Via:  Warren at Coyote Blog, where a bunch of commenters are offering excuses.  (I’m not buying ’em.)

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Saturday, 22 August 2009


Immigration explanation

All you need to know, from R.S. McCain:

“...there has been no significant change to U.S. immigration law in the past 44 years that was not approved by Ted Kennedy.”

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Friday, 21 August 2009

In Passing

All we need now is a “Bazaar Czar”

“Told-ja So!”  Dept

Remember, they said, “Oh, they’d never do that.”  Well, that was then.
As part of a campaign called Resale Roundup, the federal government is cracking down on the secondhand sales of dangerous and defective products.

The initiative, which targets toys and other products for children, enforces a new provision that makes it a crime to resell anything that
s been recalled by its manufacturer.
The crackdown affects sellers ranging from major thrift-store operators such as Goodwill and the Salvation Army to everyday Americans cleaning out their attics for yard sales, church bazaars or — increasingly — digital hawking on eBay, Craigslist and other Web sites.
Staffers for the federal agency are fanning out across the country to conduct training seminars on the regulations at dozens of thrift shops.
Scott Wolfson, a spokesman for the agency, said it wouldn’t be dispatching bureaucratic storm troopers into private homes to see whether people were selling recalled products from their garages, yards or churches.
“We’re not looking to come across as being heavy-handed,” he said.
Too late!
“We want to make sure that everybody knows what the rules of engagement are to help spur greater compliance, so that enforcement becomes less of an issue.  But were still going to enforce.”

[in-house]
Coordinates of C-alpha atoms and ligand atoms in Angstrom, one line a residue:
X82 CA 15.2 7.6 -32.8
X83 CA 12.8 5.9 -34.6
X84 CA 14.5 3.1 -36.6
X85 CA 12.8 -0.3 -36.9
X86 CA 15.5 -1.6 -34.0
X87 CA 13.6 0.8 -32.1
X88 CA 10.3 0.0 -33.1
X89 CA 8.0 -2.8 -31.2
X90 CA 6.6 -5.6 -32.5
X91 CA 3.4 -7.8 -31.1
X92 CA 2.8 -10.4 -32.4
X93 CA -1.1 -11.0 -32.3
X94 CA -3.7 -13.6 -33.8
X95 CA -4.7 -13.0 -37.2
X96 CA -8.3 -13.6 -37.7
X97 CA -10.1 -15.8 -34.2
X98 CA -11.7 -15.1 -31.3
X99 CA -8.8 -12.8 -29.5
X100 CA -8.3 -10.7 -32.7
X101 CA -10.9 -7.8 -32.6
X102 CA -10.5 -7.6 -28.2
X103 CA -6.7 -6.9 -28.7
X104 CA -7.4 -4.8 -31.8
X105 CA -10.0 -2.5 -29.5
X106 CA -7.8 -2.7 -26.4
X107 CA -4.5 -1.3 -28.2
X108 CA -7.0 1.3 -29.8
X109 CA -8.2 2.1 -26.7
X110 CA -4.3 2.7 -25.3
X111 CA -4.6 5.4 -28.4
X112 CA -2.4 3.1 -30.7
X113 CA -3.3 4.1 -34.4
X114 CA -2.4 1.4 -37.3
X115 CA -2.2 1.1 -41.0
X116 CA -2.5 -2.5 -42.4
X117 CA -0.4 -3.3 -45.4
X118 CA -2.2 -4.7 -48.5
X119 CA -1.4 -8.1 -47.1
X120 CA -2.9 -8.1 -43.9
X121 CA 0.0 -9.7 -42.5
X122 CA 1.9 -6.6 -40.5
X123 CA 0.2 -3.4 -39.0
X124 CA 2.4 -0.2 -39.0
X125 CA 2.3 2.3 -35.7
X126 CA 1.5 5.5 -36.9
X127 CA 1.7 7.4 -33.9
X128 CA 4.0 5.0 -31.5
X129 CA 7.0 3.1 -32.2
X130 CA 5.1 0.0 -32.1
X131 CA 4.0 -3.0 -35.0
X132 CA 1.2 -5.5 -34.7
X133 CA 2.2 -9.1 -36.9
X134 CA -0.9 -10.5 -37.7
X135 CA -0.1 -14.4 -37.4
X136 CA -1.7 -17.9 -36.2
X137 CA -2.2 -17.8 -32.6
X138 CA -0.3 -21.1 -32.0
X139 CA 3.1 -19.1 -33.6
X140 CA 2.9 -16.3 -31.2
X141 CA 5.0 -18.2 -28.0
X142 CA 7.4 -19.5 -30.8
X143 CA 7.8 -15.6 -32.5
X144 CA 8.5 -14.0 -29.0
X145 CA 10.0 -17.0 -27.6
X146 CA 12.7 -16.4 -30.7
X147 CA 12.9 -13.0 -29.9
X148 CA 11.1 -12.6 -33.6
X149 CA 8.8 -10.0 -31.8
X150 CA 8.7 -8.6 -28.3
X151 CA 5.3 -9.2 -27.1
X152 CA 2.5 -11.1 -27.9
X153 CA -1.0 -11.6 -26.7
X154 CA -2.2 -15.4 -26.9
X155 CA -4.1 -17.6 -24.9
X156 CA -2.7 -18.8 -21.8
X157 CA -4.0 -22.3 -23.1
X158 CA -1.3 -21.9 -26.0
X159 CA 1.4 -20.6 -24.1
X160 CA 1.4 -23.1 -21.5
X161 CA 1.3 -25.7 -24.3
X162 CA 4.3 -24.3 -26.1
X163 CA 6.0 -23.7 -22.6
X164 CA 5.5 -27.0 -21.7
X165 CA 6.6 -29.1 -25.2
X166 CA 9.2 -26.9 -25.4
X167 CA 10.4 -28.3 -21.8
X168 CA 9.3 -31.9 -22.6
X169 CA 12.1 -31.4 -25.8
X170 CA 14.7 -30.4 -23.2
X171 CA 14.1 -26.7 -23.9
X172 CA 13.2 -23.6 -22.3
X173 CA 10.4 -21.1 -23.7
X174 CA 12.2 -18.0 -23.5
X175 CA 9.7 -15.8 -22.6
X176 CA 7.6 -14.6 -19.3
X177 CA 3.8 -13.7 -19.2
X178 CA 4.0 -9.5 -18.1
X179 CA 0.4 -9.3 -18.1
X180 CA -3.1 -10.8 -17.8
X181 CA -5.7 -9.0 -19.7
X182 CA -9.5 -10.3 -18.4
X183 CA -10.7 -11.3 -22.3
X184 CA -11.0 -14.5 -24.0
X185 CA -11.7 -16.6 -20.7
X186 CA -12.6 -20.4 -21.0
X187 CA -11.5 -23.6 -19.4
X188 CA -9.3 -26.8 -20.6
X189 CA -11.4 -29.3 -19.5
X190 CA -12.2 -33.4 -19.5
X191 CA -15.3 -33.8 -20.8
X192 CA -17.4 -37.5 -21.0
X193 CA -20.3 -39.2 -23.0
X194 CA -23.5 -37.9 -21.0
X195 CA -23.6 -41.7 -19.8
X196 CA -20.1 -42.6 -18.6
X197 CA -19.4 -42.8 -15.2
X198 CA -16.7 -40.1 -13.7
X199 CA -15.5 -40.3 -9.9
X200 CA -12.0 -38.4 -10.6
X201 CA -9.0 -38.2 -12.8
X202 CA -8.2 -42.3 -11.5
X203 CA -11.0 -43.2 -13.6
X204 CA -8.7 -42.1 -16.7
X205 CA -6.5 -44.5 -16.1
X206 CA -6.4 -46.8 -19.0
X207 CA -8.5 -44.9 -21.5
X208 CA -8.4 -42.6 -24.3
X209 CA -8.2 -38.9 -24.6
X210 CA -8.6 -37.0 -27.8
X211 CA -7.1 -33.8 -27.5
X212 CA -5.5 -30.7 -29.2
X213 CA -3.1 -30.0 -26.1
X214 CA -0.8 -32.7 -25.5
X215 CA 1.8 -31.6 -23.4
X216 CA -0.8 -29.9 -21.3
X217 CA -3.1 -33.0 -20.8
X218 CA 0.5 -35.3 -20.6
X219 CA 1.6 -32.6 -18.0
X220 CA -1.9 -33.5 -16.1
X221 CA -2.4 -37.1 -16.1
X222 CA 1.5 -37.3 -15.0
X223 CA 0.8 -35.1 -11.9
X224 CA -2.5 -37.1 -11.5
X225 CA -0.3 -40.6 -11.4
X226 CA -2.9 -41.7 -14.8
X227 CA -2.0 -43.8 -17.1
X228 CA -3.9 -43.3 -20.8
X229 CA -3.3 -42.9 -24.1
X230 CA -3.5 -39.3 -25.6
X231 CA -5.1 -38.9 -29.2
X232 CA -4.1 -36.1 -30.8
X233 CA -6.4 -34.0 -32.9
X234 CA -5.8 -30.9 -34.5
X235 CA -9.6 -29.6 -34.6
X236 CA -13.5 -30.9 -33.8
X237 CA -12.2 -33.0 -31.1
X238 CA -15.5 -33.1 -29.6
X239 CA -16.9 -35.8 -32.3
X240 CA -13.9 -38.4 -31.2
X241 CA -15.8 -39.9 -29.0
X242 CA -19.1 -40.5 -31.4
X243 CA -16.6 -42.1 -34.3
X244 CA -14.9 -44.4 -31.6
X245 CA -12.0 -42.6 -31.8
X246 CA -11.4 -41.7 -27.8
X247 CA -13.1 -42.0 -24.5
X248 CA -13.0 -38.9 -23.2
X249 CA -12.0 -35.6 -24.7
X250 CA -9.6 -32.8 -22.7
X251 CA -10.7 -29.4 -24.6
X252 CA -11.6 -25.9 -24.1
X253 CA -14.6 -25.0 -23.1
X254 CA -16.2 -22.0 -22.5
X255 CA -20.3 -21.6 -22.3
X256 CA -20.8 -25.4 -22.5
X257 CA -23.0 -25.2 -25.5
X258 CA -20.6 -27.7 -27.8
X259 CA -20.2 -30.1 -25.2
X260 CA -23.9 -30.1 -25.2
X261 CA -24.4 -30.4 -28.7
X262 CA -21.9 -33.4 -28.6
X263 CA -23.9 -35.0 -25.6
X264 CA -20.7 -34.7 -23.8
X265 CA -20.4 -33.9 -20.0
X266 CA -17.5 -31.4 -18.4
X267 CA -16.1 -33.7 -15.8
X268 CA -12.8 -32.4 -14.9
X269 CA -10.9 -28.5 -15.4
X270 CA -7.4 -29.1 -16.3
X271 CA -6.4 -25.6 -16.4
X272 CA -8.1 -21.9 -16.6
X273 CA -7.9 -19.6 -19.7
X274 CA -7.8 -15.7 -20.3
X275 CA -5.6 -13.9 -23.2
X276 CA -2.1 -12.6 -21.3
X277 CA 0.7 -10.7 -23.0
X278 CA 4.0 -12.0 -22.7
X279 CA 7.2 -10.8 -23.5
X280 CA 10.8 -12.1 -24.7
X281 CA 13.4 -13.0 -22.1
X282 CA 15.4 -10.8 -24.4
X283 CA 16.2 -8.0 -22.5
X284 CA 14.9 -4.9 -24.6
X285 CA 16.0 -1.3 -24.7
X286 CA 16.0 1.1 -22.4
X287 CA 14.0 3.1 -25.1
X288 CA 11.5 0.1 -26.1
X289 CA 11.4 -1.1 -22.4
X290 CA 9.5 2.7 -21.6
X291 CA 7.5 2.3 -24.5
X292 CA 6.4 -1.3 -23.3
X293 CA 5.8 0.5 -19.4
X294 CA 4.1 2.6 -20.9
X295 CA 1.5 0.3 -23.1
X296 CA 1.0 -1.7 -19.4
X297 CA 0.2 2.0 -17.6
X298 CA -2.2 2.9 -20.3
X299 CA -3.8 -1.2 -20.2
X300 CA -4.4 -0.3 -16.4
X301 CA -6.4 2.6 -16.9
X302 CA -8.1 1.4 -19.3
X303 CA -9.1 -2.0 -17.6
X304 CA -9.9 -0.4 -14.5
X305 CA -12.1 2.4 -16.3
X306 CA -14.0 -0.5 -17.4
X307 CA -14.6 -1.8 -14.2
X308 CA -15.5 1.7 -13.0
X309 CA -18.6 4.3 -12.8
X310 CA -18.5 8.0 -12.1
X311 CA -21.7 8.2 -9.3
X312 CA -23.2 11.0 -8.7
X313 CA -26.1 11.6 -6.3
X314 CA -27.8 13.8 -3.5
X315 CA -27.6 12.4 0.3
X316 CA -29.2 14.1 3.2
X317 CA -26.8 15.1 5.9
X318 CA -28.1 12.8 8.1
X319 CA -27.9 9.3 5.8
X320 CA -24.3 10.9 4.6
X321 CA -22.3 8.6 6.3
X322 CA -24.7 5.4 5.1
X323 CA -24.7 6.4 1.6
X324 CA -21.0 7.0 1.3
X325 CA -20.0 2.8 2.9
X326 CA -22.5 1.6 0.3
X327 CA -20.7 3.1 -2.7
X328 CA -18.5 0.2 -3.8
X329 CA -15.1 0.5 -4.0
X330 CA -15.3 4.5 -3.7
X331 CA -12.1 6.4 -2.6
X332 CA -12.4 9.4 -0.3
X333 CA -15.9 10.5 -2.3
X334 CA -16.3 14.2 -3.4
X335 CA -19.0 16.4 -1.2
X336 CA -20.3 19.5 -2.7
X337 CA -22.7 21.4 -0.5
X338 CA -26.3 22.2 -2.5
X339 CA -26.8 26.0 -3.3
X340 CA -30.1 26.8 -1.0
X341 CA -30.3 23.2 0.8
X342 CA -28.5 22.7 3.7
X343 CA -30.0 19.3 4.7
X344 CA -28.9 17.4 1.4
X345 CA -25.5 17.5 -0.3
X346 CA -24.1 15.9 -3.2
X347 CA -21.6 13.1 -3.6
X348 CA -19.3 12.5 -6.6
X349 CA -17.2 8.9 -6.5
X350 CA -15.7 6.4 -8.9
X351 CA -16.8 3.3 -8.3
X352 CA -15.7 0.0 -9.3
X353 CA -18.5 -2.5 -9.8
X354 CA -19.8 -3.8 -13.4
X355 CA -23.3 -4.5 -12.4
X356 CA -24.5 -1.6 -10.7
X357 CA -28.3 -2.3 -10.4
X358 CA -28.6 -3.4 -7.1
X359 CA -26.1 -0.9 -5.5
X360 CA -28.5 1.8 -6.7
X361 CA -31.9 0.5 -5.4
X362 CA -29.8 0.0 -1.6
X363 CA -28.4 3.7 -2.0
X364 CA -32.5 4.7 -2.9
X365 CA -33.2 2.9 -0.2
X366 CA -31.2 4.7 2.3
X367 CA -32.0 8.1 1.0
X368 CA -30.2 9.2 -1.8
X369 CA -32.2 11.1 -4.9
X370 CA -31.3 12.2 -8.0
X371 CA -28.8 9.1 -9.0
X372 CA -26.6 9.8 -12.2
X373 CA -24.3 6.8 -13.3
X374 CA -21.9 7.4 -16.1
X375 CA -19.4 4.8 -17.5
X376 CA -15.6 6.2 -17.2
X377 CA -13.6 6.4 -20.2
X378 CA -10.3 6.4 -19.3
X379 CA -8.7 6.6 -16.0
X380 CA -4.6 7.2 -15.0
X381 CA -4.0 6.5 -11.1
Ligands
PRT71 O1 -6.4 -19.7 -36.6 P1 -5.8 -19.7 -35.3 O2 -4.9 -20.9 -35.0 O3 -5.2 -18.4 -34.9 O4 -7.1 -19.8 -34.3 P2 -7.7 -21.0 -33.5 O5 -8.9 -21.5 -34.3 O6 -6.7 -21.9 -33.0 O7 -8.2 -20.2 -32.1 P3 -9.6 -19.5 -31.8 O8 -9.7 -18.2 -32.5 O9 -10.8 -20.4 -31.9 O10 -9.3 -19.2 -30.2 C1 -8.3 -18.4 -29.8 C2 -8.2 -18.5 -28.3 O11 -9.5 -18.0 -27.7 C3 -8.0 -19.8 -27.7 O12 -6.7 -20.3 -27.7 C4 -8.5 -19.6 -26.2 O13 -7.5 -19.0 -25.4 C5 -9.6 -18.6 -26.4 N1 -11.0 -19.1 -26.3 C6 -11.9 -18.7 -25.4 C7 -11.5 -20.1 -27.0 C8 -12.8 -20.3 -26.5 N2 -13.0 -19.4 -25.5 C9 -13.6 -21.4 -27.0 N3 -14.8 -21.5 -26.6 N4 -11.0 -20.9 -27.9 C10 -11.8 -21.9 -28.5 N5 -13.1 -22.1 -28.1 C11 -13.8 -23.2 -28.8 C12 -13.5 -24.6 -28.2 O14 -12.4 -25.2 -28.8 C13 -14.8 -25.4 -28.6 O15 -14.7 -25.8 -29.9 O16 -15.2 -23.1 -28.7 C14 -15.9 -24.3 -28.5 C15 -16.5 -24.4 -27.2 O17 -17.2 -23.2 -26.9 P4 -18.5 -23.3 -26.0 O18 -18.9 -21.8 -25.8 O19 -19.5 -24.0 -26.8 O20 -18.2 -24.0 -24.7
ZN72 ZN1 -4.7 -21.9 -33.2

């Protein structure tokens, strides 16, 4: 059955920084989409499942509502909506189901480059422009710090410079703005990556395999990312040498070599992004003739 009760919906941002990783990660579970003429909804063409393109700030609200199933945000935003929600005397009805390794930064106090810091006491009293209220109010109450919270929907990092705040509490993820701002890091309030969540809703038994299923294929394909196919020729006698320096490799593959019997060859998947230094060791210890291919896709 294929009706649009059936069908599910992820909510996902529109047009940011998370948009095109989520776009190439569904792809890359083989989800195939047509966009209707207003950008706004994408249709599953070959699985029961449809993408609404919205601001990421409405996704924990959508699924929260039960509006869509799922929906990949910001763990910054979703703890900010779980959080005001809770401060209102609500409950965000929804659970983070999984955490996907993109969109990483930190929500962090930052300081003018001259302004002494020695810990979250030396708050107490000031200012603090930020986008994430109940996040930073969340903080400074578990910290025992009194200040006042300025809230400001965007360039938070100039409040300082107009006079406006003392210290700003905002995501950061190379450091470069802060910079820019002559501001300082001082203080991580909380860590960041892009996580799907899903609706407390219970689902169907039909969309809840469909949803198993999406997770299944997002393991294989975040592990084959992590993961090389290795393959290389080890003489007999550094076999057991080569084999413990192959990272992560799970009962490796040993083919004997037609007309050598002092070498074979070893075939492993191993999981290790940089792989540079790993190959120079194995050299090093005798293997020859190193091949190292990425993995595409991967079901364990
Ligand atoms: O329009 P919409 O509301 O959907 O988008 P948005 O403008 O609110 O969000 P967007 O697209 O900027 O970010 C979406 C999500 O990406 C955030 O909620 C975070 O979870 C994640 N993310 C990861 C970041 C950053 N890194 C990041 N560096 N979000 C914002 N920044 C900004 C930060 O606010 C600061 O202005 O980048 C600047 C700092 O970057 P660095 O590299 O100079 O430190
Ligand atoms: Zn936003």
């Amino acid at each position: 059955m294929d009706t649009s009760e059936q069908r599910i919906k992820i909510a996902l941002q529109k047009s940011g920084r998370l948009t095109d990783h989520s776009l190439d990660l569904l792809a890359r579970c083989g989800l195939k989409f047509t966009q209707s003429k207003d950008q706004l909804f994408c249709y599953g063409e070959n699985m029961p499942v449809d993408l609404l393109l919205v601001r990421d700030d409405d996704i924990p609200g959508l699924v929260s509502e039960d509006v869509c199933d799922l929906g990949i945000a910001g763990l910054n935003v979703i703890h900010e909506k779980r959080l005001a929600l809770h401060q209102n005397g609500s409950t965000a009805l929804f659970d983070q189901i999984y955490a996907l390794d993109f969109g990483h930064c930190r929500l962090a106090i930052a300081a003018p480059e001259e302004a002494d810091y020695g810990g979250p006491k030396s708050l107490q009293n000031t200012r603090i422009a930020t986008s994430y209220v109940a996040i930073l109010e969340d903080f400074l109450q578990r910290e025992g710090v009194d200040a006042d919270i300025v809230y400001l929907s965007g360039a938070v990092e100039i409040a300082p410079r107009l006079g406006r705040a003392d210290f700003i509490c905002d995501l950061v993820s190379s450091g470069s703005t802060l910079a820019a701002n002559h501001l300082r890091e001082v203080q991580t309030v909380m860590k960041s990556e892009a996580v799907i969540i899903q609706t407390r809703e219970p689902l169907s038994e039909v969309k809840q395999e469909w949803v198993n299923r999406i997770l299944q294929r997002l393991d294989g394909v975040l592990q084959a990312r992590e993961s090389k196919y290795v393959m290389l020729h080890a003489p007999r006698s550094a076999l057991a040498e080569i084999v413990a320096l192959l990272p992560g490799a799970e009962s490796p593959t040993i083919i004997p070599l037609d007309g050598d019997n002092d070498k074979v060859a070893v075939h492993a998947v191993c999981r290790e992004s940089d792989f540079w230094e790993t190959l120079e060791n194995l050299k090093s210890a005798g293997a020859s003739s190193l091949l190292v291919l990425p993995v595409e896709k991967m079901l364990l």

The commission’s Internet surveillance unit is monitoring Craigslist and other “top auction and reselling sites” for recalled goods...
The Resale Roundup is being enforced under the Consumer Product Safety Improvement Act, which Congress passed
...without reading...
and President George W. Bush signed into law last year.
Thanks again, George!

Quotes from McClatchy Newspapers, via: Hot Air  (HT to “ICBM” for the title!)

, Elsewhere (090825 17:40):
Baby Troll Blog:  For Just Five Minutes...
View From The Porch:  The Toy Police

Previous CPSIA madness here and here.  Tam says, “Keep your slimy, regulation-encrusted hands off my childhood, you bastards.

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New passport regs cut U.S.-to-Canada travel 26%

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Thursday, 20 August 2009

The Press

If the facts don’t fit the narrative, omit the facts!

Paging Walter Duranty Dept.

On Tuesday, MSNBC’s Contessa Brewer fretted over health care reform protesters legally carrying guns: “A man at a pro-health care reform rally...wore a semiautomatic assault rifle on his shoulder and a pistol on his hip....there are questions about whether this has racial overtones....white people showing up with guns.” ...

Following Brewer’s report... host Dylan Ratigan and MSNBC pop culture analyst Toure discussed the supposed racism involved in the protests...

Not only did Brewer, Ratigan, and Toure fail to point out the fact that the gun-toting protester that sparked the discussion was black, but the video footage shown of that protester was... edited [so] that it was impossible to see that he was black.

Hot Air:  Unreal: MSNBC edits clip of man with gun at Obama rally to support racism narrative

Tam:  Spin & Sabotage
[In the comments]